Celebrating the Arts at Friedman Place was a resounding success! Thank you to all of the artists who contributed their art work for display and to everyone who came out to celebrate opening night with us on Tuesday, October 16! If you were unable to make it to opening night, the exhibition continues to be open to the public every day from 9:00am – 6:0opm through October 31, 2018.
The art work exhibited in Celebrating the Arts at Friedman Place is related to vision, blindness, or disability. Several of our residents submitted artwork – projects were made in our therapeutic weaving program and crafts put on by our activities department. Some of our residents work on art in their rooms from painting to clay sculpting. Pictured are three masks that are part of a collection of masks created by a few of our residents for a collective piece titled Friedman Place Family Tribe. Many of the woven pieces displayed will be for sale along with many other pieces at our upcoming weaving sale on Saturday, November 17, 2018!
Several artists in the community submitted art for exhibition. Sally Cooper (who is blind) and Robert Pogtetz submitted Babylonian Braille which drives thought about civilization and communication before the alphabet as we know it was formed. Their art uses tactile items to signify a river, a tribe, etc. rather than works. Artist James E. Williams keeps accessibility to those who are blind or visually impaired in mind when he does his paintings by creating a variety of hills and valleys, smoothness and roughness with the paint. Phrases such as, “Don’t touch the art!” are not in his vocabulary and he invited our residents to interact with his paintings by touching them.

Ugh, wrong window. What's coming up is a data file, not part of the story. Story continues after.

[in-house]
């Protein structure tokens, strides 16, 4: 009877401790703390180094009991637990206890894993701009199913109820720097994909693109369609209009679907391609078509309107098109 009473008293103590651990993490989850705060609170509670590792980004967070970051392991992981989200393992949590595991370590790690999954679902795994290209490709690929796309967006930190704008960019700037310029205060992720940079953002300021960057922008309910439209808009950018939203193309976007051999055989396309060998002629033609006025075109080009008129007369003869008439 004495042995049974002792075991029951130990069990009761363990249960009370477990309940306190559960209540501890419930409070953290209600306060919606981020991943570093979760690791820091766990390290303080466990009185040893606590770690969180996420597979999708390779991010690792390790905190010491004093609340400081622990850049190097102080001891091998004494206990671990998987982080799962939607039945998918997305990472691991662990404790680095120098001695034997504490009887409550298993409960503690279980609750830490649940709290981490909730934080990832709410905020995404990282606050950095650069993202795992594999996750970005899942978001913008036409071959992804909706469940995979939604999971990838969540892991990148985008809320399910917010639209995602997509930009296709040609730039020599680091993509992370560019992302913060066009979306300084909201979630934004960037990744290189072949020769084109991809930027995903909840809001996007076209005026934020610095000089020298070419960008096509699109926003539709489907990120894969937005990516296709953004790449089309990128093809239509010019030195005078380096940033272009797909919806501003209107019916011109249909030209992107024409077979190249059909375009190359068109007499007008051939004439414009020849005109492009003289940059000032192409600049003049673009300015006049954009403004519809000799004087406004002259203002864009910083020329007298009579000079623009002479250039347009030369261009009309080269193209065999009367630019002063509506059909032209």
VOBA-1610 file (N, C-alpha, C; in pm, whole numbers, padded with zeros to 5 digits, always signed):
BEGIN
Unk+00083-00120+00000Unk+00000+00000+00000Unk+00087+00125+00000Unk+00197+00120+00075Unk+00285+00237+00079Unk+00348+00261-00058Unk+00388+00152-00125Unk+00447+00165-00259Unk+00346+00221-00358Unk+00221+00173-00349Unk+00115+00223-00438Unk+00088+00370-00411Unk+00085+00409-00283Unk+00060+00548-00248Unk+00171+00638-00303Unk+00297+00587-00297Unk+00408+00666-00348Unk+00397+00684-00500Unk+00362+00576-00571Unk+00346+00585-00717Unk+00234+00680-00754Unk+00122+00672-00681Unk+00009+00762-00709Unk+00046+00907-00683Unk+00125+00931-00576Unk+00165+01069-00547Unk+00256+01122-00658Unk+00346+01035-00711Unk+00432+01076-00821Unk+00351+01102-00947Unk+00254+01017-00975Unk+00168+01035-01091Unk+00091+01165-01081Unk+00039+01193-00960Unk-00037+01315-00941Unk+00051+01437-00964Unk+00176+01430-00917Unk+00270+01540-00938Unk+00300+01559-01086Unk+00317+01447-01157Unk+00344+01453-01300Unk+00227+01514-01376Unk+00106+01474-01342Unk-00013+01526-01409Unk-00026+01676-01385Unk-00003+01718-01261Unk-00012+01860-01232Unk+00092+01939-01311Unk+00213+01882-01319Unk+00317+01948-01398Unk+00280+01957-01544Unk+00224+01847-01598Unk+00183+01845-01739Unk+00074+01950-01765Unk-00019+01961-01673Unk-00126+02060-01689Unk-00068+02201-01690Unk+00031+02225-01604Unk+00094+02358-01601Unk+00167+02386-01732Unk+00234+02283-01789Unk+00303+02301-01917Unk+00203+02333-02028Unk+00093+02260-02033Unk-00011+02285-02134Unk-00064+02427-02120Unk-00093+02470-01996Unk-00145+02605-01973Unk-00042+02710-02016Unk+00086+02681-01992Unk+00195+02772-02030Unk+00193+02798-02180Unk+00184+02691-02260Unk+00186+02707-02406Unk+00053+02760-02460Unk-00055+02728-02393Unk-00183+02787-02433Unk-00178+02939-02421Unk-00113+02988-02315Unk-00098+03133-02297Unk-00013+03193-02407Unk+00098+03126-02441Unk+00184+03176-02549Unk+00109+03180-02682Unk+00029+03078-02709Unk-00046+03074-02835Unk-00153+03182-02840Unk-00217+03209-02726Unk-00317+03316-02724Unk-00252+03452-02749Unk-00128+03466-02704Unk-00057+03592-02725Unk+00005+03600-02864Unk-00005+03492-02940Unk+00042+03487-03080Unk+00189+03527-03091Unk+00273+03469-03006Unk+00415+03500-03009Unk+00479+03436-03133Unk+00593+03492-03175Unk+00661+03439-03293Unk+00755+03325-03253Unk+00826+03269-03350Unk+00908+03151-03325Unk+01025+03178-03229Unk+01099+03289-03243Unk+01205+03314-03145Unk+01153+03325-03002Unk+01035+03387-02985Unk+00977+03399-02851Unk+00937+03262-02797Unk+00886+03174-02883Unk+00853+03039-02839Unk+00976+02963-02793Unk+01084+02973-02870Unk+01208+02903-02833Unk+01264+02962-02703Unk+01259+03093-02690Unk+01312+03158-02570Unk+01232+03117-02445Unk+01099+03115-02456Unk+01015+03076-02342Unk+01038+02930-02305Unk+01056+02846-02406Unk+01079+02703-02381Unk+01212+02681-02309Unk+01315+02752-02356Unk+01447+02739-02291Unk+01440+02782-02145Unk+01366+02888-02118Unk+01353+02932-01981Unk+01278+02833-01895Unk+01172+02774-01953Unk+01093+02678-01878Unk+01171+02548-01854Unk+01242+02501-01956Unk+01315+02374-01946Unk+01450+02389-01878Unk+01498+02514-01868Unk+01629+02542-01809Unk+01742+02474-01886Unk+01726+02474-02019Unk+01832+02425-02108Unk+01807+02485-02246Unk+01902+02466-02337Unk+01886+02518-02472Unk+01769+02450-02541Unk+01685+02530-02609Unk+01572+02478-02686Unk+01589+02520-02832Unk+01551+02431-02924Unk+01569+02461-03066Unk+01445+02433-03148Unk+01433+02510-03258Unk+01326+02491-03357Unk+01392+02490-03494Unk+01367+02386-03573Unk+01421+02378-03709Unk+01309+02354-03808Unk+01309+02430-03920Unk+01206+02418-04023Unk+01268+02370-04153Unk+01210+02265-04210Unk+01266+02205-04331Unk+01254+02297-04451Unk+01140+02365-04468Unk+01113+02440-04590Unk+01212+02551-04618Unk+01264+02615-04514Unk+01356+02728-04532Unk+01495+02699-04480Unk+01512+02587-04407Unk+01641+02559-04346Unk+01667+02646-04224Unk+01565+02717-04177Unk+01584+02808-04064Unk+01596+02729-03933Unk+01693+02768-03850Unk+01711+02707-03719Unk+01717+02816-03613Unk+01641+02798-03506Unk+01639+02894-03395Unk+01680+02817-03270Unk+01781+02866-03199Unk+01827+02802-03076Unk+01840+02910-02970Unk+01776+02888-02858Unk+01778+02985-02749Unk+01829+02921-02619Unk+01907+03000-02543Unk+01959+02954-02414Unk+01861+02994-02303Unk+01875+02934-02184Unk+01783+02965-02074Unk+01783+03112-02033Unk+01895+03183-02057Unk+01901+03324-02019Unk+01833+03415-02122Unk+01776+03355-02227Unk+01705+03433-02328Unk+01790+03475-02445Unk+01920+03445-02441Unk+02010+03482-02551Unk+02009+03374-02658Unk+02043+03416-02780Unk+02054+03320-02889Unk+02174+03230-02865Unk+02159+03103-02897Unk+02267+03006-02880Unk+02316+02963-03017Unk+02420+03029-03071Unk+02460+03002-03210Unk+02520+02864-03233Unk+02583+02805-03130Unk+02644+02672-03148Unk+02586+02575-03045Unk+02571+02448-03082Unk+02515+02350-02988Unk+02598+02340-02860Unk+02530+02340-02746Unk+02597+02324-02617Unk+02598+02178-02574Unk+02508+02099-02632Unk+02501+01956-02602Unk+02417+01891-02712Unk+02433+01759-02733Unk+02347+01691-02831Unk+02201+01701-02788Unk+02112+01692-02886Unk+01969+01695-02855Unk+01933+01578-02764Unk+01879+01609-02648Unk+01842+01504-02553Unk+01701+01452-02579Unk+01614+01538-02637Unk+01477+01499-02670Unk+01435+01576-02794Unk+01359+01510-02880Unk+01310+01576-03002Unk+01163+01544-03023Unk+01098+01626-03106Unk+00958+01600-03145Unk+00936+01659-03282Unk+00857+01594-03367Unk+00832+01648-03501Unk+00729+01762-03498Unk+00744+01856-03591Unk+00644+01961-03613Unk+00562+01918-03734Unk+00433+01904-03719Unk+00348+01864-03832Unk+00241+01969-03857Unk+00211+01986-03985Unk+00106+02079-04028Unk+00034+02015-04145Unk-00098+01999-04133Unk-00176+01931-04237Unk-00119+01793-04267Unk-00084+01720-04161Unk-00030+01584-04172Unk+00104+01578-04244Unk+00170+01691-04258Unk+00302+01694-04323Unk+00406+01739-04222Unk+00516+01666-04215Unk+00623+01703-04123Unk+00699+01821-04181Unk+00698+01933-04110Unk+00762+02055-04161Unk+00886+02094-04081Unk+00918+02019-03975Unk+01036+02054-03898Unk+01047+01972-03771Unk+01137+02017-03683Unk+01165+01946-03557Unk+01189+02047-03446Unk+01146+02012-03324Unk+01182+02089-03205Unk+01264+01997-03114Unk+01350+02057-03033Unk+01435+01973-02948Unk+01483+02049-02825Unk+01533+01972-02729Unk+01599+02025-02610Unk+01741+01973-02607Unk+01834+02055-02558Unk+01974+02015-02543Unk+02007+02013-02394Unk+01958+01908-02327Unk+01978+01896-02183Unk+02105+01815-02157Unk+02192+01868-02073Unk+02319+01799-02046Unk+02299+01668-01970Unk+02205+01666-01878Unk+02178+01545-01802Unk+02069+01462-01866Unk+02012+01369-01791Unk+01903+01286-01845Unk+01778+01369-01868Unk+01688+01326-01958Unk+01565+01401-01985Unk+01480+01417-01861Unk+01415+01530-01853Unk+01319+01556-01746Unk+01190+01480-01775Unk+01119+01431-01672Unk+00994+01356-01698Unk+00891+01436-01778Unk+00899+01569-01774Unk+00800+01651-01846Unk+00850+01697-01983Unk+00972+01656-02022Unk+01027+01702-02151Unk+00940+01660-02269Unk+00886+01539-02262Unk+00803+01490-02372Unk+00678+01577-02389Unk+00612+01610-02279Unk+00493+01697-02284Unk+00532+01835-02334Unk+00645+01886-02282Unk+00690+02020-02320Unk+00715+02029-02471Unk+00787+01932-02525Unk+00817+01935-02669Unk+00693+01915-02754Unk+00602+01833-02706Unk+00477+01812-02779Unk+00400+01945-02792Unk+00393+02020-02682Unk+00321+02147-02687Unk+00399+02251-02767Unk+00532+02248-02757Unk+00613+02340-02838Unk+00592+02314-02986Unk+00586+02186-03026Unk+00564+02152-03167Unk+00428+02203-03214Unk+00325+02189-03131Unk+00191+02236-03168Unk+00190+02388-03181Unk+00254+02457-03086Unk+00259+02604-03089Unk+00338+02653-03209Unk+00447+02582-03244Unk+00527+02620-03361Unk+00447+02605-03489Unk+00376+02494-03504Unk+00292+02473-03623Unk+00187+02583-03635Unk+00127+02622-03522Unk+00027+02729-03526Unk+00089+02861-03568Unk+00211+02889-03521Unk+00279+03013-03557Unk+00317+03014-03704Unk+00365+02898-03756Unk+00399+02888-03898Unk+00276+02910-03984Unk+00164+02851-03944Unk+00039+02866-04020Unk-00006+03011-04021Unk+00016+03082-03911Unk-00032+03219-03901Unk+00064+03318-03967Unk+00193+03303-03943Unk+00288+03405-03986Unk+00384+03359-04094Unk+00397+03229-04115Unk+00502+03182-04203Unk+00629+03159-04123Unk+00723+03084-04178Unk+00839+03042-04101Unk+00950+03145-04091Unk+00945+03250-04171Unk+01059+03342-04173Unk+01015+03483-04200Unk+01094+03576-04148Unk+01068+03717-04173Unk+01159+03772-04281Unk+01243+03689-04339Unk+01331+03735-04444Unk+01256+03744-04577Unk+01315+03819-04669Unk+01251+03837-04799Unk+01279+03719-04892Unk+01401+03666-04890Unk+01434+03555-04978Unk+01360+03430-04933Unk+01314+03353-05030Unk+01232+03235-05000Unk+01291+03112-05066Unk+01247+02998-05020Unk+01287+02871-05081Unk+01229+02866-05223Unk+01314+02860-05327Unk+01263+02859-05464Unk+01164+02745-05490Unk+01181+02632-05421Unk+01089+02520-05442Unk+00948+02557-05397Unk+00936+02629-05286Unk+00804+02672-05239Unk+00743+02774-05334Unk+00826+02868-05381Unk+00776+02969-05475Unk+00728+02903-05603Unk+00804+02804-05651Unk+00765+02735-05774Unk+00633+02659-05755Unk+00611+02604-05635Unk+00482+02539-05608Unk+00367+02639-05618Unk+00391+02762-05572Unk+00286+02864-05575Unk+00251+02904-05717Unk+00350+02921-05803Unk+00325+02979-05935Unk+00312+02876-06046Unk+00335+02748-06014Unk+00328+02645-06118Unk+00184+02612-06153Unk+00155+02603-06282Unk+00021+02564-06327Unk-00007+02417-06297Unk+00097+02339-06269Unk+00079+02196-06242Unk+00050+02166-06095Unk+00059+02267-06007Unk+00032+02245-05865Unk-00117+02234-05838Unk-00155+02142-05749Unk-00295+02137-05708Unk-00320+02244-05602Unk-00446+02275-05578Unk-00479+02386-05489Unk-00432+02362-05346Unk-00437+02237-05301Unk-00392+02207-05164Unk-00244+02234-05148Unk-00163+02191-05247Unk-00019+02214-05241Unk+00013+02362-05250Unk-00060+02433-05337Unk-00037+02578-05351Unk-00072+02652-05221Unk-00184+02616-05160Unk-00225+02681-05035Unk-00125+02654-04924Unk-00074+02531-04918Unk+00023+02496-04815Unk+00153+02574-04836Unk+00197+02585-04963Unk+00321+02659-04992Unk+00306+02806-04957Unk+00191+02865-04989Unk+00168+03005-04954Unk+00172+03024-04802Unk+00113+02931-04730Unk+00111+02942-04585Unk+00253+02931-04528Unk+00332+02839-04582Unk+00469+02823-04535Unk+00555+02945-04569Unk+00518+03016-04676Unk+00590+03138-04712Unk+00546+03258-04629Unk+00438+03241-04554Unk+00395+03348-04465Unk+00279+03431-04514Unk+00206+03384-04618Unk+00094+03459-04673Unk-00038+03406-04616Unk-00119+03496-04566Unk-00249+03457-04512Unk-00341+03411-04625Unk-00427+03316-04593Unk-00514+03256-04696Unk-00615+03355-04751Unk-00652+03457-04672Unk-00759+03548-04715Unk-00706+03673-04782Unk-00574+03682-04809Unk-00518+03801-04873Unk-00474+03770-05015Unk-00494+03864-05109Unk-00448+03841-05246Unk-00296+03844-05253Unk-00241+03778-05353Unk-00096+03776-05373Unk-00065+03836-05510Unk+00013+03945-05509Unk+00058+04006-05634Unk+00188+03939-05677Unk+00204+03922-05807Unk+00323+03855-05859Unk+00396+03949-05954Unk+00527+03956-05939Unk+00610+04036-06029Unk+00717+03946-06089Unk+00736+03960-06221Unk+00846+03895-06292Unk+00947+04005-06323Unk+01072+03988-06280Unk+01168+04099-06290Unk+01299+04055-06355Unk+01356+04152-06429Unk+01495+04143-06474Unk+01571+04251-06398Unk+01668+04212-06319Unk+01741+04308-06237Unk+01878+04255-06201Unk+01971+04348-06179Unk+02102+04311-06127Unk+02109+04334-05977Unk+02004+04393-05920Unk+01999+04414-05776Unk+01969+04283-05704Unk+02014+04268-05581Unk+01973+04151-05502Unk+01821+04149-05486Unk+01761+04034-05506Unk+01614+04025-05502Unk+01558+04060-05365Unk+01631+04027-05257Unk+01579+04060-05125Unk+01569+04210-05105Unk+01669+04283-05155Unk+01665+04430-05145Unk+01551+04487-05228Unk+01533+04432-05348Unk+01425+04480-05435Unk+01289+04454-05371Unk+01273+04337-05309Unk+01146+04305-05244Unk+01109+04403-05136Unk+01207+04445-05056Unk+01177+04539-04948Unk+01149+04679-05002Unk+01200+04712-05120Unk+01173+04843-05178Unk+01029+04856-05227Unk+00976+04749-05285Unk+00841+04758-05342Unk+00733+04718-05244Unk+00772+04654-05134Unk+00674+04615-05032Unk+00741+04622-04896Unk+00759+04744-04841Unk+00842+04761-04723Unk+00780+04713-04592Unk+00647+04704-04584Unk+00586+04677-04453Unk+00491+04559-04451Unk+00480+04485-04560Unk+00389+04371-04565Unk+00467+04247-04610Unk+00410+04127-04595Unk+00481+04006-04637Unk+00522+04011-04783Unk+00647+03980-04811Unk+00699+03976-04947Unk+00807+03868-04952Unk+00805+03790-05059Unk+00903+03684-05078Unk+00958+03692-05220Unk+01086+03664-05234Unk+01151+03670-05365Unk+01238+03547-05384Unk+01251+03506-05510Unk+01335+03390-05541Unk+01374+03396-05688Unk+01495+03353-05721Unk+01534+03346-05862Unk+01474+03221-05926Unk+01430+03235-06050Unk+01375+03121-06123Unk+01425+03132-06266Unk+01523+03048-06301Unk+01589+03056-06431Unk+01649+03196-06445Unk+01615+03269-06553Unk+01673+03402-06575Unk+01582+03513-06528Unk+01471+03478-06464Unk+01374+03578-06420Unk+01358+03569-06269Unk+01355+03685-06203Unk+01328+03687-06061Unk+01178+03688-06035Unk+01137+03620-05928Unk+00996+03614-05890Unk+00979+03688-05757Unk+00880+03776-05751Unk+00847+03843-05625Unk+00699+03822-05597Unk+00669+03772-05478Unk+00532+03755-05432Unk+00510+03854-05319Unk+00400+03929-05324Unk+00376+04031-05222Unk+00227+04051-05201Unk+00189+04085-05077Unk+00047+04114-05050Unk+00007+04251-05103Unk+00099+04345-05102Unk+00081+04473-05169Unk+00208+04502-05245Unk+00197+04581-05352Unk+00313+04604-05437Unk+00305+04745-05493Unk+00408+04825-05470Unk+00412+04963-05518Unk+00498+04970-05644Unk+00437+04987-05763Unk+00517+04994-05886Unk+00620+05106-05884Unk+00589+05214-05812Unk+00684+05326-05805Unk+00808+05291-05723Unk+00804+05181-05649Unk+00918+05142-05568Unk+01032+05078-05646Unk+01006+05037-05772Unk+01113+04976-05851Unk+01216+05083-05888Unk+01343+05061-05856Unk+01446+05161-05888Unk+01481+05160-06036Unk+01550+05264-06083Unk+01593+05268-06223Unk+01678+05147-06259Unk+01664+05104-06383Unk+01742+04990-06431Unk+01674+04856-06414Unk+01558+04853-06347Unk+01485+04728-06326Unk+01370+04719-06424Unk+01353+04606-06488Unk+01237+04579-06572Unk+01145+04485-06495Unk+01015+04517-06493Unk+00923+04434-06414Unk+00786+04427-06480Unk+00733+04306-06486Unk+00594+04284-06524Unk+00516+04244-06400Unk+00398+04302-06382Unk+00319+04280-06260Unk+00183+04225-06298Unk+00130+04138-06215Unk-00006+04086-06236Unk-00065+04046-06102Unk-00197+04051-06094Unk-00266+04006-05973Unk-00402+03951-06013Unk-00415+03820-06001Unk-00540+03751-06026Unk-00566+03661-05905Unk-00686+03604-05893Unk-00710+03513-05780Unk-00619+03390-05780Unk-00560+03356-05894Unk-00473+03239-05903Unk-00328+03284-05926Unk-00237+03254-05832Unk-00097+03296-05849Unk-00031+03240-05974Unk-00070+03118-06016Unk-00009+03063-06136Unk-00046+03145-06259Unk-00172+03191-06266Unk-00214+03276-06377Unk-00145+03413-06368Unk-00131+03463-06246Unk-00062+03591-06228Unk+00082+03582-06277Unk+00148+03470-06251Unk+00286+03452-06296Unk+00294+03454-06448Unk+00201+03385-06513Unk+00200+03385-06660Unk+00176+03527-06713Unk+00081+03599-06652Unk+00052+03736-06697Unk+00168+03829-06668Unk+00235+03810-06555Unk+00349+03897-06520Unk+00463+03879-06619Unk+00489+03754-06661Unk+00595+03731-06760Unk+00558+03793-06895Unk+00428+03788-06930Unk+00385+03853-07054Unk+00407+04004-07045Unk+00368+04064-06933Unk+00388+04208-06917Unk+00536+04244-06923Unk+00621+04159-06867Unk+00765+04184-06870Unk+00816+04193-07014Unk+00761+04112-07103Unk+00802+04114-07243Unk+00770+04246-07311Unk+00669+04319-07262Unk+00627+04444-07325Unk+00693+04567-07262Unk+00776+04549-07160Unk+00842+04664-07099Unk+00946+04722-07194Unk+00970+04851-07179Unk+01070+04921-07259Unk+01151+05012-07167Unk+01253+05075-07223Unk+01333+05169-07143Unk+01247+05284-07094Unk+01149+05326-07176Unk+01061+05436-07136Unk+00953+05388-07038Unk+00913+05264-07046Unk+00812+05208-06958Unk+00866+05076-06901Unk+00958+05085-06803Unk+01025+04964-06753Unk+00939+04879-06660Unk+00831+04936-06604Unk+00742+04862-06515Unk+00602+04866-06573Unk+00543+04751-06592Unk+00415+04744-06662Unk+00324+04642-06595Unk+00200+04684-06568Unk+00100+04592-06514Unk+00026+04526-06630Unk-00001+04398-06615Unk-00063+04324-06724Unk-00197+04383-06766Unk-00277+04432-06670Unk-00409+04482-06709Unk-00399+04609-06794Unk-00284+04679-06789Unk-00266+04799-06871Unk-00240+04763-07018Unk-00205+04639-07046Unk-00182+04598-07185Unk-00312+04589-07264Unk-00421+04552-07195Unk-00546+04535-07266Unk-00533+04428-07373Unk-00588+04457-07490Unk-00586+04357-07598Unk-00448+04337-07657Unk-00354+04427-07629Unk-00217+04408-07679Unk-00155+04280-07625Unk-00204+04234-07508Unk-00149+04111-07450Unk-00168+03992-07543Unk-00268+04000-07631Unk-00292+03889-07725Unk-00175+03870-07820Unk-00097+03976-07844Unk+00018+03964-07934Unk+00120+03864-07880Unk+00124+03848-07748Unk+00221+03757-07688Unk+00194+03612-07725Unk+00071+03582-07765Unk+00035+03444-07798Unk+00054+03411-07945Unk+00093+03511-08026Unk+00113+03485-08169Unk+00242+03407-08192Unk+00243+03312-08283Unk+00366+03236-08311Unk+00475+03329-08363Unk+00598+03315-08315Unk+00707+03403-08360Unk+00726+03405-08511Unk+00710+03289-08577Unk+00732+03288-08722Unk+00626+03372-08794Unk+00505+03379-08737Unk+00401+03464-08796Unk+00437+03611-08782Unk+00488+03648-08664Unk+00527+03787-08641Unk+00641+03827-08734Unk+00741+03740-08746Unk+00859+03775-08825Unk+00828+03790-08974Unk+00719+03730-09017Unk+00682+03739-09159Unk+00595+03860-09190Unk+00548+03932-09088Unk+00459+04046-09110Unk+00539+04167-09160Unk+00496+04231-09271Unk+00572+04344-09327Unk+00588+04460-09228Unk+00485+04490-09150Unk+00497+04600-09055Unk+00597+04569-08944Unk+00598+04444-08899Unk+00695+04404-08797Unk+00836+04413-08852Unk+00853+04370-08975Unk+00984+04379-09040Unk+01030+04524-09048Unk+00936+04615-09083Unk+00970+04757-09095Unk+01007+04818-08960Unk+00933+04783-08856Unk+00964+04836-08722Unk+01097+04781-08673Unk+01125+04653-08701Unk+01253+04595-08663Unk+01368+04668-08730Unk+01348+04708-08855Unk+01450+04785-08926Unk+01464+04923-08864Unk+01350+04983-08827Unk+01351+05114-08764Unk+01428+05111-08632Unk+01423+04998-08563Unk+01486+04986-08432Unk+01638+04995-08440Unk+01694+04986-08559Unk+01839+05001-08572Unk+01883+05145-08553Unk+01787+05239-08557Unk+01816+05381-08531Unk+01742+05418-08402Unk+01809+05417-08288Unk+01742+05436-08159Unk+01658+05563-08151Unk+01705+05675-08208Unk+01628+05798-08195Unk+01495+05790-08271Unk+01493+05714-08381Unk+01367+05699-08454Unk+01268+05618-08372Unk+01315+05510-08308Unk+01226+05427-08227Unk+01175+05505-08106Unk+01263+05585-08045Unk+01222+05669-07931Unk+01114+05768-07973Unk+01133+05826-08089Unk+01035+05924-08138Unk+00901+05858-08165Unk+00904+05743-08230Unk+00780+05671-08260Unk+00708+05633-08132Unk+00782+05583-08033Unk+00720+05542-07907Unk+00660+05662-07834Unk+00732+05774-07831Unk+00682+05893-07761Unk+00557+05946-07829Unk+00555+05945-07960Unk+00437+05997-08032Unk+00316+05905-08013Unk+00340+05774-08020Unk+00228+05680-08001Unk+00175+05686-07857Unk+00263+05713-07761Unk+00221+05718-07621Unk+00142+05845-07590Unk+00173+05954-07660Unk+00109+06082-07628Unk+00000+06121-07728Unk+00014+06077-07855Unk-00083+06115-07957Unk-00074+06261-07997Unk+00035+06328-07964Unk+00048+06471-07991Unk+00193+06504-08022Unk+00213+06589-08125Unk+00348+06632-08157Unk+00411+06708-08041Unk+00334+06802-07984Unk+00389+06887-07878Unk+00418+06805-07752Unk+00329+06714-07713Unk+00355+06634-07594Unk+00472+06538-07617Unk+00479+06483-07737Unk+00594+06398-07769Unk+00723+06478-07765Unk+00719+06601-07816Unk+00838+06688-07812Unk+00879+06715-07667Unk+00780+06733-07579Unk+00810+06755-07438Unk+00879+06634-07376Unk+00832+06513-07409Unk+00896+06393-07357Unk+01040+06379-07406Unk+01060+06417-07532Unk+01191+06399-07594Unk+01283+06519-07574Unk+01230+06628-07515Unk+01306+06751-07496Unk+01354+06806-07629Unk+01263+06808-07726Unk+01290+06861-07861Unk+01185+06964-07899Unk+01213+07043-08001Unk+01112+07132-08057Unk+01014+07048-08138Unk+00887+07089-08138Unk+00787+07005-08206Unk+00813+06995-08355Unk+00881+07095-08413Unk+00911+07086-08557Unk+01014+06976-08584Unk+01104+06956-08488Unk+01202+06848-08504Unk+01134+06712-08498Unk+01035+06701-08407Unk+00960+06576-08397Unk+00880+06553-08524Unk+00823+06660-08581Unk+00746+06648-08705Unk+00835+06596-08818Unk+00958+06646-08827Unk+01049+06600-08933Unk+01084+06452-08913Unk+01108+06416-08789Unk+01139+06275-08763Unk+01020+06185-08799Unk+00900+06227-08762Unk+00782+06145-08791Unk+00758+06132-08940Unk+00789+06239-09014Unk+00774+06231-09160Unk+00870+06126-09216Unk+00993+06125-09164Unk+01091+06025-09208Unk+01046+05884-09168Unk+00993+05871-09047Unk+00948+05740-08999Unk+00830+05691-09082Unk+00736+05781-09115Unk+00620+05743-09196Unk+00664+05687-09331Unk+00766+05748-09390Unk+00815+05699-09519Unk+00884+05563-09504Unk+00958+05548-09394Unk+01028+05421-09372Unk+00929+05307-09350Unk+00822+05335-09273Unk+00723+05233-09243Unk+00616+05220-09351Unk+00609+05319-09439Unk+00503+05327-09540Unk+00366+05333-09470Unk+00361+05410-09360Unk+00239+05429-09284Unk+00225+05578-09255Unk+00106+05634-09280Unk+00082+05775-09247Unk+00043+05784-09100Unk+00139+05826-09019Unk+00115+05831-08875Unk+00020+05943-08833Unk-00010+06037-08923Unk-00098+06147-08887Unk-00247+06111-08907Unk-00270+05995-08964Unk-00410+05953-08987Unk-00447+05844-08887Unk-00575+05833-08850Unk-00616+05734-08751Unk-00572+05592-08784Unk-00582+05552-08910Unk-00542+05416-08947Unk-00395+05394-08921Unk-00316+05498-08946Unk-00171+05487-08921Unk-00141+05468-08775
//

Susan Dickman, became fascinated by Braille when she first began studying to become an educator for the visually impaired and explores it by playing around with size and pop art color in her art such as this one titled Never Enough Love. “Braille creates literacy, bonds, and connection with the world” she said.
We were also excited to debut our community woven tapestries: My Mind’s Eye Sees What My Regular Eye Cannot. This is a project funded in part by the National Endowment for the Arts. Residents and staff in our therapeutic weaving program teamed up with artist and educator, John Paul Morabito, to collaborate and create woven tapestries that explore color and the experience those who are blind or visually impaired have with it.